Take me out to the opera: Three quick hits with Sun Prairie’s Kyle Ketelsen

Spring training is in full swing for the acclaimed globe-trotting opera singer. Here are his next three roles.
Bass-baritone Kyle Ketelsen kneels next to a woman in a bed on stage as part of his role as Golaud in a 2019 show.
Photo by Karen Almond, courtesy of Kyle Ketelsen.
Kyle Ketelsen as Golaud in 2019, a role he will take on again in Spain this spring.

At home, Kyle Ketelsen is best known as “Rebecca’s husband.” But in opera houses worldwide, Sun Prairie’s own bass-baritone is acclaimed for his resonant voice and the plum roles his talent has earned him. On the road seven to eight months each year, Ketelsen trains both physically and vocally to maintain his stamina and energy on stage for increasingly demanding and appreciative audiences. Ketelsen is starting 2022 strong with three favorite roles, each of which he already has hit out of the park multiple times in seasons past.

March 22-26: Prince Golaud in Debussy’s Pelleas et Melisande, Teatro de la Maestranza, Sevilla, Spain
“This is Debussy’s only opera and I think my most favorite role in the entire operatic canon,” Ketelsen says. “I play a maniac who kills his own brother when he finds out the woman he rescued is in love with his brother and not him. This is a high baritone role for me. There are bits of music you like to sing because you think you sound good doing so, and this role is full of those moments for me. And all the while I am like a beast stalking its prey on stage.”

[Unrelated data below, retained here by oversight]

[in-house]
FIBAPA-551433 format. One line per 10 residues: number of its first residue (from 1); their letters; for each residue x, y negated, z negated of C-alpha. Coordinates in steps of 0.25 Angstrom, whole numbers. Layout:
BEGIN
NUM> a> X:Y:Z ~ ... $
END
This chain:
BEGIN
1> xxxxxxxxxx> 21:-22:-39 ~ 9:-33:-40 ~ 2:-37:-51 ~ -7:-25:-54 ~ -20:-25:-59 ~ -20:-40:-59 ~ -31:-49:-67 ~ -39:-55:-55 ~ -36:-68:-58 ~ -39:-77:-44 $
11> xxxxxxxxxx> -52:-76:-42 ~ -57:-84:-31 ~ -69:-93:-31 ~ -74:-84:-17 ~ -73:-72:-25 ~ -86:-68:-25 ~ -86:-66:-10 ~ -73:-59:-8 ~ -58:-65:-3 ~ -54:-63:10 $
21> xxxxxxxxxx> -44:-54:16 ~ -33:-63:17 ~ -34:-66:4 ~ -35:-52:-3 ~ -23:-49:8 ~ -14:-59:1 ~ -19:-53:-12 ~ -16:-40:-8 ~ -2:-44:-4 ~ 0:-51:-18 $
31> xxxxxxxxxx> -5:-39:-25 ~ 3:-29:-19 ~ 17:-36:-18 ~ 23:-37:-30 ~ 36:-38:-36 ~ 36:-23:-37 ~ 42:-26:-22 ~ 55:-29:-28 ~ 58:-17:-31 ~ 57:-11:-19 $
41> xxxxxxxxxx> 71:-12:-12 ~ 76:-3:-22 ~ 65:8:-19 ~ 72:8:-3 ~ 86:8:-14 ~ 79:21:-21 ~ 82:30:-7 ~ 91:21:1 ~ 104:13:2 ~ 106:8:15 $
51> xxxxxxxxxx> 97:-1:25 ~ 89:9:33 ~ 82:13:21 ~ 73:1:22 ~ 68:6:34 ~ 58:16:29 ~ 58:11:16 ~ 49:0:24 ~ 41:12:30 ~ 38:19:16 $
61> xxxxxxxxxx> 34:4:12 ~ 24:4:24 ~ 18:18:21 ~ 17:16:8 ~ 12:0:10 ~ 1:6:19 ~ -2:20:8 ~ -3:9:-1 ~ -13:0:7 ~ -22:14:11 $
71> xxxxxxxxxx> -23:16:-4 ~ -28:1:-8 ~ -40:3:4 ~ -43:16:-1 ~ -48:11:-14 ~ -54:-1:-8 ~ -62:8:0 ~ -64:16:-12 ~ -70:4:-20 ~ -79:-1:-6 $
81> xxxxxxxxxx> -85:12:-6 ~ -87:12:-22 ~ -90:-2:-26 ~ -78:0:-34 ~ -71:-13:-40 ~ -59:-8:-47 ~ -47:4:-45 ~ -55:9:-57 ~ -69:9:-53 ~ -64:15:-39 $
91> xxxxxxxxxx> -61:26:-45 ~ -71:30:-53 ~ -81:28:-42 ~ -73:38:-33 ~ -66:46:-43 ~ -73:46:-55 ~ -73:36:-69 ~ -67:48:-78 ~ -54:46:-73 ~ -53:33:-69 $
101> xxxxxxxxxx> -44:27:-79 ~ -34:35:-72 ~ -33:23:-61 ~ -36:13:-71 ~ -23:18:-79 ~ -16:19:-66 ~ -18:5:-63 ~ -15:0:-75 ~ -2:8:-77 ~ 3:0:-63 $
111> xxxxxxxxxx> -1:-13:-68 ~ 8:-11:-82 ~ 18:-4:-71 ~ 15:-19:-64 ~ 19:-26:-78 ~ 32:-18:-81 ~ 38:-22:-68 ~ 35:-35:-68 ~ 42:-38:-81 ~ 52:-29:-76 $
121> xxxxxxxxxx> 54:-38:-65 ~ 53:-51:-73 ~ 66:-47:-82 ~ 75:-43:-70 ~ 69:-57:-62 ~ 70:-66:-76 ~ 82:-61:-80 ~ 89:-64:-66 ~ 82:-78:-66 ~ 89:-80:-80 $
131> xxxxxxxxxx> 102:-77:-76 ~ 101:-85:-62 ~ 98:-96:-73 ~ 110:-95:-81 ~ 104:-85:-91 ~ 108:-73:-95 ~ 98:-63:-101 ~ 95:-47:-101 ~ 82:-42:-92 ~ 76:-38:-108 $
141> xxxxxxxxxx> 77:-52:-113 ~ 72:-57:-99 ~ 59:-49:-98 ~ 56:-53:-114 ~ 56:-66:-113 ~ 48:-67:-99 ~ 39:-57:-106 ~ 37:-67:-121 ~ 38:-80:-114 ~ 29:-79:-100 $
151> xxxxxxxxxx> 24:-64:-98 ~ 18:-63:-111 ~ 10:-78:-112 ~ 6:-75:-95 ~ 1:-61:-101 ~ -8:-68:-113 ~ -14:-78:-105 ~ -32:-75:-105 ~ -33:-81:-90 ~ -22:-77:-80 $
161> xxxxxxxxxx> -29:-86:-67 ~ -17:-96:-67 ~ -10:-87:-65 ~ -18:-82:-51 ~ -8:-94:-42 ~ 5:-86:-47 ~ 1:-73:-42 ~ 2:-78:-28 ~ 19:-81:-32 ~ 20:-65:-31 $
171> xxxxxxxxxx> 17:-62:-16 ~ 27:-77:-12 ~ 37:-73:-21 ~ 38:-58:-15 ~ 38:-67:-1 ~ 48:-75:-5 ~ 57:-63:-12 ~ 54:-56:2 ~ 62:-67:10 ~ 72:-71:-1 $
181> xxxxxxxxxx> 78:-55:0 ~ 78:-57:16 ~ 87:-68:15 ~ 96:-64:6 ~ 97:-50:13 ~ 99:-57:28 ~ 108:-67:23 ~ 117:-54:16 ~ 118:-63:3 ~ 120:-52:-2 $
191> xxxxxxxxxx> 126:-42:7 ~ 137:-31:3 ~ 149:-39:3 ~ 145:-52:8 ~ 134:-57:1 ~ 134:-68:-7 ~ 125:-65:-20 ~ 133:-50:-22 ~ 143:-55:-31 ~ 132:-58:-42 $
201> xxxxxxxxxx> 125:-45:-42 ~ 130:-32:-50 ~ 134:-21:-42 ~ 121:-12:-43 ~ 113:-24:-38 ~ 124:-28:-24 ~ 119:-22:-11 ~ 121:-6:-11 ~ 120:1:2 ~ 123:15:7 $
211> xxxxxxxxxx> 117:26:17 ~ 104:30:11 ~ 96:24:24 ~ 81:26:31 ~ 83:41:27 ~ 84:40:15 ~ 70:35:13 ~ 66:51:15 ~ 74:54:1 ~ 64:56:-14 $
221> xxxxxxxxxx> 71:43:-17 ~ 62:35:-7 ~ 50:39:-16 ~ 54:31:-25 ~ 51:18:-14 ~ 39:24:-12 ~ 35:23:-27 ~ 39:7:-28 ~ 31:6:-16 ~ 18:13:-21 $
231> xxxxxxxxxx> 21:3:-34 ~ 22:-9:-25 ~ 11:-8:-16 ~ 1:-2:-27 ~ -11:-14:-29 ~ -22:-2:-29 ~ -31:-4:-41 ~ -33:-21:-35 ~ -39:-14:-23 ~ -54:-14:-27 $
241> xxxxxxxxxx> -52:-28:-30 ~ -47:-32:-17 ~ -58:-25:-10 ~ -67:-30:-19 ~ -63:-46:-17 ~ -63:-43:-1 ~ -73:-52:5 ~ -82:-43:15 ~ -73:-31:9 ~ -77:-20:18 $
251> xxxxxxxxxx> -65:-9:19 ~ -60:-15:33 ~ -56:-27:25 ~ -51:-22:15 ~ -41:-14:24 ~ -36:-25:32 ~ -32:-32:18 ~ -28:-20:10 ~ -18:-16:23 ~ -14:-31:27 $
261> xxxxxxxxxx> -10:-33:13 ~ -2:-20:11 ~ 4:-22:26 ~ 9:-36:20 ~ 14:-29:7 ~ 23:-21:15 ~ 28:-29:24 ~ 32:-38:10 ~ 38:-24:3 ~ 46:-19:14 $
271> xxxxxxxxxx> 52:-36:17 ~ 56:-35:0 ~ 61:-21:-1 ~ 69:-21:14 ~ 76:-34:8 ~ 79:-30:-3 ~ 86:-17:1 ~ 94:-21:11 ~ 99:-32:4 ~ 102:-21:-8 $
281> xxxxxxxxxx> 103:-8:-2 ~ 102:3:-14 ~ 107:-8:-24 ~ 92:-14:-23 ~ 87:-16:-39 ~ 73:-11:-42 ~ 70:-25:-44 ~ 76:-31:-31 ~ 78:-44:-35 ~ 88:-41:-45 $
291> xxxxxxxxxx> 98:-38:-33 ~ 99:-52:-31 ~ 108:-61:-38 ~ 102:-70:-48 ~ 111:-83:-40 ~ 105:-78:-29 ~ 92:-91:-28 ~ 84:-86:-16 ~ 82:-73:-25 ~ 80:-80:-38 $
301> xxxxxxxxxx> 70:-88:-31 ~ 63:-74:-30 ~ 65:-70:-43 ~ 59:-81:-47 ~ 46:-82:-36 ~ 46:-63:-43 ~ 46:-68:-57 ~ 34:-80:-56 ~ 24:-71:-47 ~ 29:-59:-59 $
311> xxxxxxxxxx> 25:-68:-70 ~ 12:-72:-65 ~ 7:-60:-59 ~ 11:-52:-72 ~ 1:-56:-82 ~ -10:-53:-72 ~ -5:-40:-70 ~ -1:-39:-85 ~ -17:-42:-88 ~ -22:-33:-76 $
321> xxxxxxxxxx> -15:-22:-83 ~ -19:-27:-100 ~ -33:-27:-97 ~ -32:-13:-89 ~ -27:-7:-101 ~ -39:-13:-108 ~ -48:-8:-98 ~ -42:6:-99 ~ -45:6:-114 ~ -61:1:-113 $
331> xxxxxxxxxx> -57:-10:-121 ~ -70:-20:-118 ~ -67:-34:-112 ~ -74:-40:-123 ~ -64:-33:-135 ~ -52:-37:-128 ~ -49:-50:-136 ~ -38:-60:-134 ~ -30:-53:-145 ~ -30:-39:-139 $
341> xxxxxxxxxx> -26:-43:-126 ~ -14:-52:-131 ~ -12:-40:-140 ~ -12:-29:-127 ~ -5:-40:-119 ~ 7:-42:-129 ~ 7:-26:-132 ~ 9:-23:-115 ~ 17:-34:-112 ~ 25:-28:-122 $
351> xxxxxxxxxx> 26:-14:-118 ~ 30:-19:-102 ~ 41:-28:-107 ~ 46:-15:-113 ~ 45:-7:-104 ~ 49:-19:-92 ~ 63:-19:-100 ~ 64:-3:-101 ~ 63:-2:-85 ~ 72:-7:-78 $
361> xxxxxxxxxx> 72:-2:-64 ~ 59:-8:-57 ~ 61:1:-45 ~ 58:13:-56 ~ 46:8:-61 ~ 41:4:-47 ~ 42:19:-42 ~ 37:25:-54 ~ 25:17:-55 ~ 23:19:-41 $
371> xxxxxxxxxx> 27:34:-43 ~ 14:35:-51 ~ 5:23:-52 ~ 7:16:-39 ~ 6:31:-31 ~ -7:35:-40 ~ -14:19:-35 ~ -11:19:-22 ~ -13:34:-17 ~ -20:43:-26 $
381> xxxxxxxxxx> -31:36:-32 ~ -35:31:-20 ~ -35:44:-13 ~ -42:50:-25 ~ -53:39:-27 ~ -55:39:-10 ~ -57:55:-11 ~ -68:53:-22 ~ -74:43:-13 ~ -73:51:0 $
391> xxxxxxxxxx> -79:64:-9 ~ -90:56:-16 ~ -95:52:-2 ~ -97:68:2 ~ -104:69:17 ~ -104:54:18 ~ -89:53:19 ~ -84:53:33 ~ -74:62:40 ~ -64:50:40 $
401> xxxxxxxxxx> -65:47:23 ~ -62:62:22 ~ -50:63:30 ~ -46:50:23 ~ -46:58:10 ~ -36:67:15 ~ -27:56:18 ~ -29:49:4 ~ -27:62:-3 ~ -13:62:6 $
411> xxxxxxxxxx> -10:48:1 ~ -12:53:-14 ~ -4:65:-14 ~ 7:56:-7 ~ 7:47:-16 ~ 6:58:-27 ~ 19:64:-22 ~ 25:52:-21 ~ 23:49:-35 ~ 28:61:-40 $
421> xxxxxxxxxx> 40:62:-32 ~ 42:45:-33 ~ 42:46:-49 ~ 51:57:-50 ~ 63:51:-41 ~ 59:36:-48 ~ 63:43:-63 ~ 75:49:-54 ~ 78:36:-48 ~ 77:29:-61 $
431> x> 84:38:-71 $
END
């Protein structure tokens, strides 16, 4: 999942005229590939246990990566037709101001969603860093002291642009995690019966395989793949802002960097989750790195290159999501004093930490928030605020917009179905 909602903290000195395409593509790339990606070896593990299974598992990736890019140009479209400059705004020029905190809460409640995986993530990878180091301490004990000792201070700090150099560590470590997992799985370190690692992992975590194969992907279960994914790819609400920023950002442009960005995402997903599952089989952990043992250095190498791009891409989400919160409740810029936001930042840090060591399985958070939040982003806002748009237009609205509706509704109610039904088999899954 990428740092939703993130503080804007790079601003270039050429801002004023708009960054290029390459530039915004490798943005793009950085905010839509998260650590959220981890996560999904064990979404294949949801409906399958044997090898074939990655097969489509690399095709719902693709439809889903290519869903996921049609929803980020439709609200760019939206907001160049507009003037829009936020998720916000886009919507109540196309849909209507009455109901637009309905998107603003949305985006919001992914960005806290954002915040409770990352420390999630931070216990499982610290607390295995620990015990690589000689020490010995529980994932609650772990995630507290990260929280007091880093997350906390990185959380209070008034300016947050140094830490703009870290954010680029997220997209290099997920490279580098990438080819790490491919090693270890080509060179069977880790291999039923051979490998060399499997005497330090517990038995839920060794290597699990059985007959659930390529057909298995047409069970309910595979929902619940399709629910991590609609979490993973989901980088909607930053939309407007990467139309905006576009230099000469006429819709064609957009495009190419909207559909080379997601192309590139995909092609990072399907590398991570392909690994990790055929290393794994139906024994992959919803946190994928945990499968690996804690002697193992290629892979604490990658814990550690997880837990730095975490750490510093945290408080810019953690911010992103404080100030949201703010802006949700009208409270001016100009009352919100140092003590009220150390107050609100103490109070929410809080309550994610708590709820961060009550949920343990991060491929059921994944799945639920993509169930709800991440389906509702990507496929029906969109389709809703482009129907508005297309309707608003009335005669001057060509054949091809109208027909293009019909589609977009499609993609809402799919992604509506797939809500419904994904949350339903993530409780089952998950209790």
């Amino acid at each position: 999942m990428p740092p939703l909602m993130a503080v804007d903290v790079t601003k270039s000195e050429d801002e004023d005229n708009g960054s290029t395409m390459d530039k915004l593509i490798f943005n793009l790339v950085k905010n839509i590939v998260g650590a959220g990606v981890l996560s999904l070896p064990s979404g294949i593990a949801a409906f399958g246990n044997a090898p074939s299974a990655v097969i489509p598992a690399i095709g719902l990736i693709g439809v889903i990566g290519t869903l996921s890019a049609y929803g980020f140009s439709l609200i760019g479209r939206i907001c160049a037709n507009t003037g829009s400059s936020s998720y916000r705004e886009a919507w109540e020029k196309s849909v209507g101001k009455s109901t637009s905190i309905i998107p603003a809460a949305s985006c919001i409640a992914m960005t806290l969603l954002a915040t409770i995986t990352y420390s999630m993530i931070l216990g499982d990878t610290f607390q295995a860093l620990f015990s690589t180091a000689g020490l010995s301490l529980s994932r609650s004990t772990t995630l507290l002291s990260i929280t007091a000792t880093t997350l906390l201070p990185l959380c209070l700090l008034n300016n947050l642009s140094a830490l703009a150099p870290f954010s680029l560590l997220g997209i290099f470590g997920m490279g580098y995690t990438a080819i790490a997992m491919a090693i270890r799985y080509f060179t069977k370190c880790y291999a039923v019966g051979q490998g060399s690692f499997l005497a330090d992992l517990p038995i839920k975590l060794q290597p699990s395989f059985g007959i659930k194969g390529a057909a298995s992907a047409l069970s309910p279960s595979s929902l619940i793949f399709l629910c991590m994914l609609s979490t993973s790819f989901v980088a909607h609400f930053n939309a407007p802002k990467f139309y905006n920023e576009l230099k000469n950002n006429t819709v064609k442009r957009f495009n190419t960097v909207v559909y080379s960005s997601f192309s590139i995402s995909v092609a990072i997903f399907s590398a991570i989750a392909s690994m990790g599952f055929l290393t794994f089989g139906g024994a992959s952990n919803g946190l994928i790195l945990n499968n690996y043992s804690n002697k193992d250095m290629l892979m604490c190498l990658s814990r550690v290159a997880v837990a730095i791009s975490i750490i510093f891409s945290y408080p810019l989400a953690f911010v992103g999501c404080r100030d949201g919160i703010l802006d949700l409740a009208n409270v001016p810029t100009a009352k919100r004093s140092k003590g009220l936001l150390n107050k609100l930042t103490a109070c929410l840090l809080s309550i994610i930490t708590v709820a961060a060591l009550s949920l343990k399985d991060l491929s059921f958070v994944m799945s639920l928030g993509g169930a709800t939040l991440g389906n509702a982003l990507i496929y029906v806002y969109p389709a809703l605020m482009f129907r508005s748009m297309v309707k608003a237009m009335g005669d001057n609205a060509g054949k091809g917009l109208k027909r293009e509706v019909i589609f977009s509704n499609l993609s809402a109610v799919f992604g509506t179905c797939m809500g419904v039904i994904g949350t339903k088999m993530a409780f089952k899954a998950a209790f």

May 20-21: Escamillo in Bizet’s Carmen in Concert, Teatro Monumental, Madrid, Spain
“I’ve performed this role more than any other, but Escamillo only has 15 to 20 minutes of stage time,” Ketelsen explains. “I walk on stage at the beginning of Act II singing ‘The Toreador’s Song,’ probably the best-known opera melody anywhere — so the pressure is on from the start. He’s a star bullfighter and walks with a sort of pelvis-forward strut that as an Iowa boy I originally found difficult. It’s all about posing and preening, but I’ve found ways to add a little more character to the role.”

June 3-15: Don Giovanni in Mozart’s Don Giovanni, the Wiener Staatsoper, Vienna, Austria
“This is a revival of the show I performed in December, so I know the character and director,” Ketelsen says. “The Don is an amalgam of Casanova and Don Quixote. He can be cruel, funny or distant, and there are no great arias the character performs. He is not a sympathetic character and gets punished in the end, but the role is fun to sing.”

Challenges notwithstanding, Ketelsen expects to have a winning season.

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